Class Society’s Liabilities with regard to “unseaworthiness” under Turkish Laws (Would be safe to keep working there or some possible escape come true ?)

In General:

In the past, it was found essential in the shipping sector that general standards on competency and certification for the internationally seagoing ships were in need. That need was met by the Classification Societies which were, actually, established in the second half of 18th century as a supporter of insurance companies/underwriters by providing them with the reports on the ships’ conditions and other technical status. Nowadays, class societies became most trustable institutions on providing safety and security of seas and ships.

As well known, a Flag State is under duty and authorisation to establish the necessary proceedings in order to provide “seaworthiness” of a ship. In Turkish Republic, Turkish flag vessels’ seawothiness are surveyed and approved in accordance with the International Conventions. The responsibility lies not on the ministry level, since here, there is no Ministry specifically dealing with maritime, instead an Under-Secretariat of Maritime Affairs is the highest authority which in fact has governing link with Ministry of Transport.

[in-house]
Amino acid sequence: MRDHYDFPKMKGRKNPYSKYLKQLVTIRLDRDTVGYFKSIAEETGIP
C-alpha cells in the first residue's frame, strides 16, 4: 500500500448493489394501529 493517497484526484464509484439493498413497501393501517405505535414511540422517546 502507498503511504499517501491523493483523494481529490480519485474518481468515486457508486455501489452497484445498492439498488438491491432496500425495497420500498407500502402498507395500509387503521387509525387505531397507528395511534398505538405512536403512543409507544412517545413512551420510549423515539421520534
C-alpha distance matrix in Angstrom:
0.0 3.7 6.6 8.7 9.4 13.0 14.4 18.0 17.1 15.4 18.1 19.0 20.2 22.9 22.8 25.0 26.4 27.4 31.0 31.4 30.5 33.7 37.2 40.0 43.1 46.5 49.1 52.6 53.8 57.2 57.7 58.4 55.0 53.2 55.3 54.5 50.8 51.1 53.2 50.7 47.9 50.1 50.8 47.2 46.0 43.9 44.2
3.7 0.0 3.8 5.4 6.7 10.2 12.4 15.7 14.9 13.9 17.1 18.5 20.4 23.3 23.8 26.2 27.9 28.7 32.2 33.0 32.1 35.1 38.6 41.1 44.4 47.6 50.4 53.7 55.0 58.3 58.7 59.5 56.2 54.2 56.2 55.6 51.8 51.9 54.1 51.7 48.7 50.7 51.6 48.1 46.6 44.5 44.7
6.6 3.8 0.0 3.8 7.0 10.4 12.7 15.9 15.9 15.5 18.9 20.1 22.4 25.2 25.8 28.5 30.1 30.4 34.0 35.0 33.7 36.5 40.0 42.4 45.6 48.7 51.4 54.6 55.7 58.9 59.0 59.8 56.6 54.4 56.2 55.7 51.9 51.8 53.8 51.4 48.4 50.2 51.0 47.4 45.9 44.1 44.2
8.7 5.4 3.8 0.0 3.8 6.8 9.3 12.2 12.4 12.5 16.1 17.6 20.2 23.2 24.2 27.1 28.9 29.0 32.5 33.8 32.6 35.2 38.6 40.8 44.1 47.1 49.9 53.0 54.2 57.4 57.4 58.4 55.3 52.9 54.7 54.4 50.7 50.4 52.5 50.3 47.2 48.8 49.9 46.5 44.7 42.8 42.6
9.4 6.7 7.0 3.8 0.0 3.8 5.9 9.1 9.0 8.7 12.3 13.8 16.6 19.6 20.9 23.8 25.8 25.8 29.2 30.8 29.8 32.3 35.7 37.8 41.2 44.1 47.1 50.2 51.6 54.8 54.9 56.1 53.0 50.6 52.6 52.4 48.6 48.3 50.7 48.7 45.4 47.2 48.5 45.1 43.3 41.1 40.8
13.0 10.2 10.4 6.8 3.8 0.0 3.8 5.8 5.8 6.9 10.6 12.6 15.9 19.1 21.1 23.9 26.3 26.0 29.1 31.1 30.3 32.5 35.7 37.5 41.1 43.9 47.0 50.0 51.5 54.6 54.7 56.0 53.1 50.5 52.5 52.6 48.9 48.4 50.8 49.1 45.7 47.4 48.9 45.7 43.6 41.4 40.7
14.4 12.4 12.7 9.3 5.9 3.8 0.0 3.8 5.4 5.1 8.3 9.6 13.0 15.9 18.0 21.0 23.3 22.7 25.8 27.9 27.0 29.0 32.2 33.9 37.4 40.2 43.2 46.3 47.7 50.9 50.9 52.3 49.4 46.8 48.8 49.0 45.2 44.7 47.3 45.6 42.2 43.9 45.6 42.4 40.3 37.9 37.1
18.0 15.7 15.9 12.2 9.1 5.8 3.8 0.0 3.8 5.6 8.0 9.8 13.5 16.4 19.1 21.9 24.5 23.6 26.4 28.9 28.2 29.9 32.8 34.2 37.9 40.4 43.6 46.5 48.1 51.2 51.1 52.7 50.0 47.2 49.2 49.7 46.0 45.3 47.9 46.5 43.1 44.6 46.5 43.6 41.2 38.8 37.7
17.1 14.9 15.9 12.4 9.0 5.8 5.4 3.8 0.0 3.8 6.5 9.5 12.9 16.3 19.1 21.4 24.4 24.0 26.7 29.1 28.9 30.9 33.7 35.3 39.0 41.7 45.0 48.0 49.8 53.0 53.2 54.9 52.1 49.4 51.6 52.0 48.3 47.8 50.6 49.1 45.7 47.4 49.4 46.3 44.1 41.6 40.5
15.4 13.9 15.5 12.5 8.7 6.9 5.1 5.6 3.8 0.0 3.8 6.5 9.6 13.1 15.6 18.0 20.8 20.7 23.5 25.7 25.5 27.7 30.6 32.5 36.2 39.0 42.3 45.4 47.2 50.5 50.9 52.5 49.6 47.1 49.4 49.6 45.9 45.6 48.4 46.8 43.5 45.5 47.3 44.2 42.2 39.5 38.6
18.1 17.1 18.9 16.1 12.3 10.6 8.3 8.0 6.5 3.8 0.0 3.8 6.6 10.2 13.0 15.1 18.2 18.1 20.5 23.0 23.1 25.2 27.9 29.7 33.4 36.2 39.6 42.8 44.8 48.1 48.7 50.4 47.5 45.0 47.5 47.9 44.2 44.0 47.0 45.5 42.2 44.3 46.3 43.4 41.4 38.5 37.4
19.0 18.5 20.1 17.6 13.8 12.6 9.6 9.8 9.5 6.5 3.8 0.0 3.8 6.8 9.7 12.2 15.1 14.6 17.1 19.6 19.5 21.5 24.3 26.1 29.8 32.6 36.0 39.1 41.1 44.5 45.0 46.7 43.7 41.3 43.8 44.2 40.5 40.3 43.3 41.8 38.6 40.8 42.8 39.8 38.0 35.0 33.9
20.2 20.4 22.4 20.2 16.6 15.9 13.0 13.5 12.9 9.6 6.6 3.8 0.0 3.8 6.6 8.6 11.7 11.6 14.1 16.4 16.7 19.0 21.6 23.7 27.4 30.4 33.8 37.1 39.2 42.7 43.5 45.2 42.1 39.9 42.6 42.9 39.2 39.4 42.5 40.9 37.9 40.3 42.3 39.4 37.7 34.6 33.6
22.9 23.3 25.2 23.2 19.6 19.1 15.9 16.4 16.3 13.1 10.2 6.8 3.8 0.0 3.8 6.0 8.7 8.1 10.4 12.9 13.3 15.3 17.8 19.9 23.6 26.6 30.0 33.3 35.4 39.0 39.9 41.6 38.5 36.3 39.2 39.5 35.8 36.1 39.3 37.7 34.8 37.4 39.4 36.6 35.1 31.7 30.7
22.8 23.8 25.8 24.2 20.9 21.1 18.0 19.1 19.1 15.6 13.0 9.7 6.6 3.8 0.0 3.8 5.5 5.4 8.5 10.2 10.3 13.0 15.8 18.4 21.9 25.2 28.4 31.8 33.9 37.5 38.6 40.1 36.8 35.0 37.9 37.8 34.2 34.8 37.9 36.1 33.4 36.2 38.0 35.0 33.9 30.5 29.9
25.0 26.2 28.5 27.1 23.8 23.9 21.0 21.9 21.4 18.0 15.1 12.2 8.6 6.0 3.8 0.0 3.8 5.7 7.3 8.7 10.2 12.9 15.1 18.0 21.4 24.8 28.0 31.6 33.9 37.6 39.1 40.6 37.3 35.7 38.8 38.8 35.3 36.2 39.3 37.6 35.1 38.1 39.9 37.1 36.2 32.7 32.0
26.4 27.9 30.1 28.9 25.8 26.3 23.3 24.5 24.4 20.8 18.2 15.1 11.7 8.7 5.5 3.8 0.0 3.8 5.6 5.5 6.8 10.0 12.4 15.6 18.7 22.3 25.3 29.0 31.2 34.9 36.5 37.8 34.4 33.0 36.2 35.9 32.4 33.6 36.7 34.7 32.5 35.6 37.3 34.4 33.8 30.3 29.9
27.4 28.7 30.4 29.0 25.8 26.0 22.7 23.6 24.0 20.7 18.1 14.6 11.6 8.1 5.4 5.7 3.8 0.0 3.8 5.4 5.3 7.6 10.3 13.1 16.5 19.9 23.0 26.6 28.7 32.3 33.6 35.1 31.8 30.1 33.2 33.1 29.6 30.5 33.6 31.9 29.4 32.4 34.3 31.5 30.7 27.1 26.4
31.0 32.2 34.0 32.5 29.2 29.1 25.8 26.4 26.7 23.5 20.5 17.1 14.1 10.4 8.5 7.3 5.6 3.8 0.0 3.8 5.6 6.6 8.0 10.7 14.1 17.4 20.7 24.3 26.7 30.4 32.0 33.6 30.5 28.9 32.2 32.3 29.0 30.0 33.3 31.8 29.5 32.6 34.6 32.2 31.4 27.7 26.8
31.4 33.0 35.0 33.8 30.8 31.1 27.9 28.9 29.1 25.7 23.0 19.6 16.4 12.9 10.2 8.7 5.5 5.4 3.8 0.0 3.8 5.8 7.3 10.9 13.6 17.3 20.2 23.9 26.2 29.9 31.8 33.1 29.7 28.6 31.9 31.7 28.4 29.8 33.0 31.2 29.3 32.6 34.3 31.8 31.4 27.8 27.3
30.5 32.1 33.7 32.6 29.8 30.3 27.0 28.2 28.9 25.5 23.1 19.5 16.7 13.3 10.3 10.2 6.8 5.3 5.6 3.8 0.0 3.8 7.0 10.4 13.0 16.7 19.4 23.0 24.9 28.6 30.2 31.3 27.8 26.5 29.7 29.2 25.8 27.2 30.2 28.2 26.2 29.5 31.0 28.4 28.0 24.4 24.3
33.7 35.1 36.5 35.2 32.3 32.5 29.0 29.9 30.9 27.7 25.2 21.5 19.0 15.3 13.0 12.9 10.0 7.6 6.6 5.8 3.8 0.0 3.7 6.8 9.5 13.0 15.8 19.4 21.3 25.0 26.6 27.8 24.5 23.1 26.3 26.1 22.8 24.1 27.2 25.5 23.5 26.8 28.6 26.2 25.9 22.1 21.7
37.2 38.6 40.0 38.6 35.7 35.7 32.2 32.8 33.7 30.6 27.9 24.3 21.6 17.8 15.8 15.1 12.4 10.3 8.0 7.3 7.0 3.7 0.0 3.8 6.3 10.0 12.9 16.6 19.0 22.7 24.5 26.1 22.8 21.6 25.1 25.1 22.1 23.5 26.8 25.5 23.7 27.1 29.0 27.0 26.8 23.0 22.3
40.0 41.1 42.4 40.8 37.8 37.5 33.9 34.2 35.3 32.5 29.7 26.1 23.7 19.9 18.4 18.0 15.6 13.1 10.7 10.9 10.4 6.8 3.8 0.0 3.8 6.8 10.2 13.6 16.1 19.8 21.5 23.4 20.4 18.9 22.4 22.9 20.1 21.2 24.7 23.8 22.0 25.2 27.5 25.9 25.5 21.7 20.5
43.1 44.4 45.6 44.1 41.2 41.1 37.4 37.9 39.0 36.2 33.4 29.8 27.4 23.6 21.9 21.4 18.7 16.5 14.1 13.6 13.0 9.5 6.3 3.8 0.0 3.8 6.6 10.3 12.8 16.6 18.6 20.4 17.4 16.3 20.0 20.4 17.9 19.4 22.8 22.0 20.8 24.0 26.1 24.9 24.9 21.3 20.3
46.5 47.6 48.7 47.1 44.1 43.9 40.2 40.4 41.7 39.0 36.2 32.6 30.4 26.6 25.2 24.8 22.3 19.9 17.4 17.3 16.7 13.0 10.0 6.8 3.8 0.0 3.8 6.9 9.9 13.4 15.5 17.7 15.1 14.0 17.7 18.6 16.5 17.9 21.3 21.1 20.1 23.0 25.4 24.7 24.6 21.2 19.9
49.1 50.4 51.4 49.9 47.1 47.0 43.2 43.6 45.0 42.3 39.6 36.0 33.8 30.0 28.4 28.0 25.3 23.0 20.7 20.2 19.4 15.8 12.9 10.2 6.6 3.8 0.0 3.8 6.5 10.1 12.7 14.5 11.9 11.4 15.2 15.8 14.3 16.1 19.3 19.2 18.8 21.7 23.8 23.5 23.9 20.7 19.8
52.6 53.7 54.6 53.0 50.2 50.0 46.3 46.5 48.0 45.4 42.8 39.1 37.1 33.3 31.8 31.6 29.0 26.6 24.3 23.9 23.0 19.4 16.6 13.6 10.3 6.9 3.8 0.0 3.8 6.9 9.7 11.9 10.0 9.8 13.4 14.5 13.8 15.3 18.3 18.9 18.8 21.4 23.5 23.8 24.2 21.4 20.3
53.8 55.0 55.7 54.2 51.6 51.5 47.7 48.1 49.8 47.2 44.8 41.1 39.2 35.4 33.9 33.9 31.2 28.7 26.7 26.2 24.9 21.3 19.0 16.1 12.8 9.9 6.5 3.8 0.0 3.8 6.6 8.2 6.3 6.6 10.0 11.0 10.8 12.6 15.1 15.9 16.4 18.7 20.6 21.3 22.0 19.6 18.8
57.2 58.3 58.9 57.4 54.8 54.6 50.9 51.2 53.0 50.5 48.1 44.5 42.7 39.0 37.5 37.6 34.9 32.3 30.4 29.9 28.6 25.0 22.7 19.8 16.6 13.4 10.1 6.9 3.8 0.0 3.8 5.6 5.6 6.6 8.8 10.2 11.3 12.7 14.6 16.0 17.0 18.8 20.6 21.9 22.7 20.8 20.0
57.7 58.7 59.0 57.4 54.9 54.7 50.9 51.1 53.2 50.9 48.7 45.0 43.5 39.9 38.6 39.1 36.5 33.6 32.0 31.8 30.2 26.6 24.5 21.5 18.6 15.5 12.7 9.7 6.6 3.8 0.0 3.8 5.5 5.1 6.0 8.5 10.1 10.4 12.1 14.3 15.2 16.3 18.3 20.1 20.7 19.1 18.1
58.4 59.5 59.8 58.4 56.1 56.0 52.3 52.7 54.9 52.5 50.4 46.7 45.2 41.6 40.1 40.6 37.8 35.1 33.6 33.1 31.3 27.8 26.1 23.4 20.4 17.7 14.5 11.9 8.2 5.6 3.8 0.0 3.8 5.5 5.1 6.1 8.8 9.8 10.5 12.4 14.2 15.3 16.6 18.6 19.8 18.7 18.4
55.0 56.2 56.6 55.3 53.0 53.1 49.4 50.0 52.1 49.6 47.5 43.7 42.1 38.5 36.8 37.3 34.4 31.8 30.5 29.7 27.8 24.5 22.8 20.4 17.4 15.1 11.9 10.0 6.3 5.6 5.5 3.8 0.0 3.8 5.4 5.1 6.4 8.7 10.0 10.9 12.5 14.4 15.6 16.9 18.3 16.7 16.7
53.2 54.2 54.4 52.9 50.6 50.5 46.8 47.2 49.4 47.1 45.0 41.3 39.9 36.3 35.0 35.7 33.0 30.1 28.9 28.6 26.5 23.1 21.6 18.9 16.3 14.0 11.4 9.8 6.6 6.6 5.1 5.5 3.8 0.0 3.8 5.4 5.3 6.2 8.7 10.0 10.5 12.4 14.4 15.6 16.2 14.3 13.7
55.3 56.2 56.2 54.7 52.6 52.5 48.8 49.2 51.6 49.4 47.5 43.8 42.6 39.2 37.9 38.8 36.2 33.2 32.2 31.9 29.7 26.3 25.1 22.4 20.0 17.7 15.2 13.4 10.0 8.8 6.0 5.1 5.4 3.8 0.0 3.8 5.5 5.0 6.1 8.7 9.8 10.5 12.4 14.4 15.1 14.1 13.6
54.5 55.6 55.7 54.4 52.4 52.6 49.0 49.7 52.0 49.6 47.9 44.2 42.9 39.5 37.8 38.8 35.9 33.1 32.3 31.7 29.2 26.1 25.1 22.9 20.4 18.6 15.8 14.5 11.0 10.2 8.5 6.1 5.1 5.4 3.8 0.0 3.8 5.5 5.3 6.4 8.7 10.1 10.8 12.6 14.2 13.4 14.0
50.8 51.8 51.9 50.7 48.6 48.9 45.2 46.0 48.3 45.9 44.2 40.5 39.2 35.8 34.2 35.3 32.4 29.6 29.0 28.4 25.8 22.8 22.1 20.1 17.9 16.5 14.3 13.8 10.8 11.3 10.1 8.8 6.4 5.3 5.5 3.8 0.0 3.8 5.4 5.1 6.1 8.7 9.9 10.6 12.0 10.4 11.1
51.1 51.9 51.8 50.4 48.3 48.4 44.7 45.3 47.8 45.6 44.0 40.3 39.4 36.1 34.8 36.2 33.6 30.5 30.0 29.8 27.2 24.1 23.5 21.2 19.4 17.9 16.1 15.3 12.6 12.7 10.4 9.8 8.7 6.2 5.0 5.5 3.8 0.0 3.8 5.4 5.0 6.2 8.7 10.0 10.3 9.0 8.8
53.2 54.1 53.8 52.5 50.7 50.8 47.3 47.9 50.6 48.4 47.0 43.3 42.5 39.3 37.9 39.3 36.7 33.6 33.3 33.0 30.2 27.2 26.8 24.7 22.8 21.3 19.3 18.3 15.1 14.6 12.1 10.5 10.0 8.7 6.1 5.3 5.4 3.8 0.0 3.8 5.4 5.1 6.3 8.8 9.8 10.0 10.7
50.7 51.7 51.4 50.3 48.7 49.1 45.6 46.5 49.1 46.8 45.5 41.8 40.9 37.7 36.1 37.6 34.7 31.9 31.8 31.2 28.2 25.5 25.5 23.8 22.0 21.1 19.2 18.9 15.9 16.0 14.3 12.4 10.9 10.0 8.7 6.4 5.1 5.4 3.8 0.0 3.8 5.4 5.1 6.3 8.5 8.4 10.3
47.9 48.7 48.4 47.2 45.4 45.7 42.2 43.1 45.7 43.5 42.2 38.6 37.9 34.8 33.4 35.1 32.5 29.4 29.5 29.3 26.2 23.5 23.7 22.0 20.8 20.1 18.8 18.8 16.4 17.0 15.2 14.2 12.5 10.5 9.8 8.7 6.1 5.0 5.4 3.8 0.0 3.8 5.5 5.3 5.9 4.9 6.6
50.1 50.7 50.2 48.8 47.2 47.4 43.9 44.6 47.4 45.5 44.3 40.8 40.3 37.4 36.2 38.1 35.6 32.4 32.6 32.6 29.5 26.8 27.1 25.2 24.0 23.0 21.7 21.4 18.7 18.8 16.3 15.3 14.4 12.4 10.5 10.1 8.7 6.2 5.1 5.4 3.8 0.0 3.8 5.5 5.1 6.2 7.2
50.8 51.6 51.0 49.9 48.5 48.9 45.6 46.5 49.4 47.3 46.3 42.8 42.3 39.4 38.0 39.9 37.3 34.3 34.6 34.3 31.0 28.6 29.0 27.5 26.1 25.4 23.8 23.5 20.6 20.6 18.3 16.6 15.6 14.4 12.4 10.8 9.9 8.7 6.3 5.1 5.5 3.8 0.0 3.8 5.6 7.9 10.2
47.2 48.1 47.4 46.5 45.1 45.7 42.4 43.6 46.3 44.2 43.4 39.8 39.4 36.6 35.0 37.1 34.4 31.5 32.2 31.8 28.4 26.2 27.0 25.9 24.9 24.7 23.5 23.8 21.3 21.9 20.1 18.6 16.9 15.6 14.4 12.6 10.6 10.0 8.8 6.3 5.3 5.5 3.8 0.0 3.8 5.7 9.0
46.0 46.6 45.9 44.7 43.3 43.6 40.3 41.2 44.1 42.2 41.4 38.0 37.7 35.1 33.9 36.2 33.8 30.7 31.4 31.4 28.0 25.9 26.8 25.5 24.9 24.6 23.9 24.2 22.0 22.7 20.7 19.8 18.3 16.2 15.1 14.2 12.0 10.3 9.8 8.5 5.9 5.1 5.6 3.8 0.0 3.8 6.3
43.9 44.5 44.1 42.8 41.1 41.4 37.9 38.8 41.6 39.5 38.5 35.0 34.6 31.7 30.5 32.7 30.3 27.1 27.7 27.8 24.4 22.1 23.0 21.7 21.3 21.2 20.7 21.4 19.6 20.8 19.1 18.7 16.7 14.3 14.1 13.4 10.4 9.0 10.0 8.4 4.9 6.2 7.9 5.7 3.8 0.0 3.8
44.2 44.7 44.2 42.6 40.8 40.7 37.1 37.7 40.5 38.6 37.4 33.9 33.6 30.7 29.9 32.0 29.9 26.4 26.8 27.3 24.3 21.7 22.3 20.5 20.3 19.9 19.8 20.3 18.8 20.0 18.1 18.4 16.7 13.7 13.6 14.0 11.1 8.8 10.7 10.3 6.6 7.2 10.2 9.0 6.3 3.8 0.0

Under-Secretariat, each year announce a list which consists of a number of Class Societies (member of IACS) ofwhich their credibilities are acknowledged by the Turkish Republic. All vessels bearing turkish flag must approve their seaworthiness by obtaining survey reports and the certifications inspected and produced by those institutions. To top of that Under-Secretariat produces a paper of seaworthiness which is not common for EU state administrations.

Under Turkish maritime laws and the practice, those class certificates are accepted as only prima facie evidence, so contrary facts and evidence can always be raised and proved and the Port Authorities are always entitled to check if she is ok with concerning seaworthiness requirements.

There is no provision in any Turkish Codes defining the “contract” made between the Shipowners and the Class Societies. In doctrine, there are some arguements and thesis about its legal structure, considering as service contract, contract of work, contract of mandate (trustee relation) respectively. The Judges/Arbitrators tend to follow the general/special conditions of the contract as long as they are not contradict with the existing rules of compulsory in nature.